Supreme Court reverses CoA ruling on the legal definition of a house

The Supreme Court has ended years of legal uncertainty by ruling on what constitutes a house in the contest of leasehold enfranchisement.

The two joined appeals raised the question of whether a property used wholly for commercial purposes qualified as a ‘house’ under legislation governing the right to leasehold enfranchisement – the right of a lessee in certain circumstances to acquire the freehold of the building from the landlord.

The judicial panel of seven was unanimous in overturning a Court of Appeal (CoA) decision stating that the 2010 decision has unintended consequences.

“Lord Neuberger of Abbotsbury MR regretted this result,” Lord Carnwath said in the substantive ruling. “He saw it as the probably unintended consequence of amendments made by the Commonhold and Leasehold Reform Act 2002, removing the previous residence requirements.”

The ruling concluded: “A building wholly used for offices, whatever its original design or current appearance, is not a house reasonably so called. The fact that it was designed as a house, and is still described as a house for many purposes, including in architectural histories, is beside the point.”

The Howard de Walden Estates (HdeW) appeal was lead by Falcon Chanbers’ Jonathan Gaunt QC and Landmark Chambers’ Katharine Holland QC, instructed by Speechly Bircham partner Jeremy Hudson.

Instructed for the respondent in that appeal for Lexgorge was Falcon Chambers’ Anthony Radevsky, instructed by Wallace partner Simon Serota.

The joined appeal was led by Maitland Chambers’ Edwin Johnson QC, instructed by Pemberton Greenish partner Damien Greenish, for Day.

Responding to the joined appeal was Falcon Chambers’ Stephen Jourdan QC, instructed by Bircham Dyson Bell legal executive Bernard D’Monte, for Hosebay.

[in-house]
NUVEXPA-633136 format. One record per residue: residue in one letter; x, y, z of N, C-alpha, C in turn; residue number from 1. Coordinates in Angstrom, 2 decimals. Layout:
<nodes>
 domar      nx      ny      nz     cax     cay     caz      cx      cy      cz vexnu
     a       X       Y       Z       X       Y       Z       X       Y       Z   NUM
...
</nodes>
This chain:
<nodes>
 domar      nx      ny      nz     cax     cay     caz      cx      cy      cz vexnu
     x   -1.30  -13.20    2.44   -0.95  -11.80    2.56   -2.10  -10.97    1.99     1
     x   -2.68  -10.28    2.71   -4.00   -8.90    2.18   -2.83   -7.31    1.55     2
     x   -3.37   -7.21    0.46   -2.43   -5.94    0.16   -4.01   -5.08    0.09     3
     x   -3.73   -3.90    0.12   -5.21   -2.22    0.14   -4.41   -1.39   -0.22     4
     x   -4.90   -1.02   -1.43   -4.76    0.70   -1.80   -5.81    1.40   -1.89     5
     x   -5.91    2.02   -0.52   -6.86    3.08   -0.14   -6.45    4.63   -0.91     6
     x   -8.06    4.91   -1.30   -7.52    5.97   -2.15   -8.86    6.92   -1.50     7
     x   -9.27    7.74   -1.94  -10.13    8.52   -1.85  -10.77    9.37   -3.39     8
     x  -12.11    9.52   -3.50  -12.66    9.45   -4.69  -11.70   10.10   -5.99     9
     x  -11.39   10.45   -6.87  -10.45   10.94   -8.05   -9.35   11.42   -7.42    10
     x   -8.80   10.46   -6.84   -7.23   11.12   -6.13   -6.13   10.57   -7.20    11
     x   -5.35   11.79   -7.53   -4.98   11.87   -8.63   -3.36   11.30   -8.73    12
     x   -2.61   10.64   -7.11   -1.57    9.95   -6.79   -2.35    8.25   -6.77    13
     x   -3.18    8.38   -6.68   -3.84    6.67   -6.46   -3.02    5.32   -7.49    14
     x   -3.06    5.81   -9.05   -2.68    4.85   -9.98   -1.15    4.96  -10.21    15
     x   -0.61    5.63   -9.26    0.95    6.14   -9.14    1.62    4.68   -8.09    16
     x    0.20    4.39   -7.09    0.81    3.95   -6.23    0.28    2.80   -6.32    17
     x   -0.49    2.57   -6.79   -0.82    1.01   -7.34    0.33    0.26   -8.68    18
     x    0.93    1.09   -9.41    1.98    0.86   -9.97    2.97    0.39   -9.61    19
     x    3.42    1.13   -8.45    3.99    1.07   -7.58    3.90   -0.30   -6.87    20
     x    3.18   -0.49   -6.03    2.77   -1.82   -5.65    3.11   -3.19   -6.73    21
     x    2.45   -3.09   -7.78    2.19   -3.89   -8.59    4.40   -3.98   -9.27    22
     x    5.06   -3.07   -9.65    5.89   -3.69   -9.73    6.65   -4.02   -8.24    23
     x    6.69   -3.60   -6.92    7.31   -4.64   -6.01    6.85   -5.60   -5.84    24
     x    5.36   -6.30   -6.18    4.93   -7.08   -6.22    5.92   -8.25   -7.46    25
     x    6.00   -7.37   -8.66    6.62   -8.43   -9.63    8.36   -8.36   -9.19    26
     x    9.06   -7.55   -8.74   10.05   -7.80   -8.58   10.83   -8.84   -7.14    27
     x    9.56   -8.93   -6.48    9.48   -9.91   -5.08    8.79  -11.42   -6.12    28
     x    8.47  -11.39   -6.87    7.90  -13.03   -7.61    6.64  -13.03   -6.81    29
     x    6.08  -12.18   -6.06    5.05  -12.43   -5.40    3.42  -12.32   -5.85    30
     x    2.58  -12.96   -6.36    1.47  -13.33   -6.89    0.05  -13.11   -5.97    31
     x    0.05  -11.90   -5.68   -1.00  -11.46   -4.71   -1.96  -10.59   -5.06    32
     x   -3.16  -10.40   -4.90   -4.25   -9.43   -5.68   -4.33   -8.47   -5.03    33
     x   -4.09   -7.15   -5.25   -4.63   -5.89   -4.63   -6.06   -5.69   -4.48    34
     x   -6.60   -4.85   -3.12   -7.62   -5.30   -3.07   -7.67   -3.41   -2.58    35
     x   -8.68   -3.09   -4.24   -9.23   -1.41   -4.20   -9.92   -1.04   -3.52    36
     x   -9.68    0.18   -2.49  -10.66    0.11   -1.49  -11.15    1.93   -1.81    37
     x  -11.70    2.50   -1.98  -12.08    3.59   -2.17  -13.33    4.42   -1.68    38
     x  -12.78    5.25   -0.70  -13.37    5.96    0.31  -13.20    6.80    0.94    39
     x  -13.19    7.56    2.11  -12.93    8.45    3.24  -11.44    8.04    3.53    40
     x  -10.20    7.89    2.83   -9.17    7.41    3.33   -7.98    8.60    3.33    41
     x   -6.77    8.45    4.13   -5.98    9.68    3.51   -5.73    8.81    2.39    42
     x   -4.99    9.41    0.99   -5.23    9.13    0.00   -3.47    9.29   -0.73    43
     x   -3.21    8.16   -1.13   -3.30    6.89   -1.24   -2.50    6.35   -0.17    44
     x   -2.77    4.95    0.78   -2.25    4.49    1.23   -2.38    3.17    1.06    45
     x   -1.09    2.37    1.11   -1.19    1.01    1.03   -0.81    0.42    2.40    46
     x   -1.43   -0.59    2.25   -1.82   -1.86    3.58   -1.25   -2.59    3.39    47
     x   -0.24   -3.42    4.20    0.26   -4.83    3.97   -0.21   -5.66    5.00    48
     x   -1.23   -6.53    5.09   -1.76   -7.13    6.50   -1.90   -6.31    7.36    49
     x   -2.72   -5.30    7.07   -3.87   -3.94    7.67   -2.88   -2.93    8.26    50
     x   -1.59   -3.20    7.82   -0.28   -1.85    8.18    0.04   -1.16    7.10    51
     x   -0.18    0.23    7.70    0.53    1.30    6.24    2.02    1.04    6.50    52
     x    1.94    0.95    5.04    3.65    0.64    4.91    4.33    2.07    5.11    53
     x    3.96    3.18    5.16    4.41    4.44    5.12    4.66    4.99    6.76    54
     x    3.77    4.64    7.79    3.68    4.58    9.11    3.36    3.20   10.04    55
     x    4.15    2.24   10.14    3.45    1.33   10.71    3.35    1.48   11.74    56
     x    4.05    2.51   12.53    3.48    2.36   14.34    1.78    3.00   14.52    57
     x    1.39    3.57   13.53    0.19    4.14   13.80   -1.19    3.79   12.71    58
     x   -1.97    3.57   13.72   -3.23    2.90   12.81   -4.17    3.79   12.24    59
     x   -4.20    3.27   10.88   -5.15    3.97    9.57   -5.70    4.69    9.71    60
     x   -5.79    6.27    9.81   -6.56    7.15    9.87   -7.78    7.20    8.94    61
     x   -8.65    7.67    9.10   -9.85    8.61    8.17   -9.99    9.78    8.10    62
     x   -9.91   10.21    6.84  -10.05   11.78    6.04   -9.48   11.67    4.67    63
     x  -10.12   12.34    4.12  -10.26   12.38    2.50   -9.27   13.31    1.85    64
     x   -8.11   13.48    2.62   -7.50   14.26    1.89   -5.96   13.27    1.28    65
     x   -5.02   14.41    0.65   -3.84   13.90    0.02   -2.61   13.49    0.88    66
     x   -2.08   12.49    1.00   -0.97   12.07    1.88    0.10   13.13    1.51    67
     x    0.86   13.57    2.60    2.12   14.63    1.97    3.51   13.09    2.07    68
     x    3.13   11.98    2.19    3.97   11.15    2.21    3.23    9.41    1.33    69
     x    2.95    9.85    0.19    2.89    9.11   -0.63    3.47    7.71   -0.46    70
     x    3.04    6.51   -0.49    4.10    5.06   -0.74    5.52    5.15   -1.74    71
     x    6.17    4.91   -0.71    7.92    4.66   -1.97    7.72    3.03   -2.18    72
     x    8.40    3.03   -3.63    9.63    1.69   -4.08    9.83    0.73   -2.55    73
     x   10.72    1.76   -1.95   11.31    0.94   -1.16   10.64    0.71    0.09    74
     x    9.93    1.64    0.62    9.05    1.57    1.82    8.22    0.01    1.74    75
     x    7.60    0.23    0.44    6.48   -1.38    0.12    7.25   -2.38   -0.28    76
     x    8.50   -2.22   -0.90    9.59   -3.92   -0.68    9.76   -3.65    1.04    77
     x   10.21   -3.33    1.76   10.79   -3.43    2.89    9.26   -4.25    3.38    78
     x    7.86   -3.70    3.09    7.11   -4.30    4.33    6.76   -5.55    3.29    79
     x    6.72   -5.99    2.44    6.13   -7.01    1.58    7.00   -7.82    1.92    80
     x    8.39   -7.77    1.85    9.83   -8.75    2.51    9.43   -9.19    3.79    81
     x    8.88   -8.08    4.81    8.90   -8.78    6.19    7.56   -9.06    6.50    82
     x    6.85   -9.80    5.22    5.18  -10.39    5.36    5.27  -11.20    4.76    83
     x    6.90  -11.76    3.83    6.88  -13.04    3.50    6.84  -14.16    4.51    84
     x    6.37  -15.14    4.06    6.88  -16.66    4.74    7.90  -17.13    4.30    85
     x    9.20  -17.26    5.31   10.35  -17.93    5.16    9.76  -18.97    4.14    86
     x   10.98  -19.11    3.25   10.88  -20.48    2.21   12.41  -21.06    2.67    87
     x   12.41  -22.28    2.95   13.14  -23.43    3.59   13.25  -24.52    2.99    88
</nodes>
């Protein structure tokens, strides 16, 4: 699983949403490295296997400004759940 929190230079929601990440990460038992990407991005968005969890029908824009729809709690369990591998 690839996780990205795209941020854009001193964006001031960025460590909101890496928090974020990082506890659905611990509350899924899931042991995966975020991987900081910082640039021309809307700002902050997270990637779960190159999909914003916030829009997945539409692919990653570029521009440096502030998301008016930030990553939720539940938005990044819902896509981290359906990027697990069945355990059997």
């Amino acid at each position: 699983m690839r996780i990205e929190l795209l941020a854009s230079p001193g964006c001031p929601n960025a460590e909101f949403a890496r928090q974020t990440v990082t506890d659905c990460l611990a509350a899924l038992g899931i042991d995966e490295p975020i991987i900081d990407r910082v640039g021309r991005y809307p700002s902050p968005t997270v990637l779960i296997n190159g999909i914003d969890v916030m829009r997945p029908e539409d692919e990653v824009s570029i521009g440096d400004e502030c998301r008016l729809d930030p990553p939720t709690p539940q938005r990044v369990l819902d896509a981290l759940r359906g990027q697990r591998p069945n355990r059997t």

Hudson at Speechly Bircham said the ruling was of paramount importance.

“Had the appeal failed, HdeW were fearful that over time very many more of its freeholds would be lost through enfranchisement, threatening the very integrity of their estate,” he said. “This was a concern evidently shared by the other major estate landlords in central London as well as landowners further afield.

“However, it’s disappointing that the Supreme Court has passed up the opportunity to lay down a definitive test as to what is or is not a house within the scope of the 1967 act, so that there will inevitably be borderline cases troubling the courts in future years.”

The Day appeal related to three properties in Kensington that were originally built as houses but that at the relevant time had been converted into a self-catering hotel.

In both cases the County Court and the CoA had concluded that these were houses within the meaning of the 1967 act. The Supreme Court disagreed.

In its view, the primary meaning of ‘house’ is a single residence, adding that the act “is about houses as places to live in, not about houses as pieces of architecture, or features in a street scene, or names in an address book”. Therefore, in the court’s view none of the buildings involved in these two appeals could reasonably be called a house.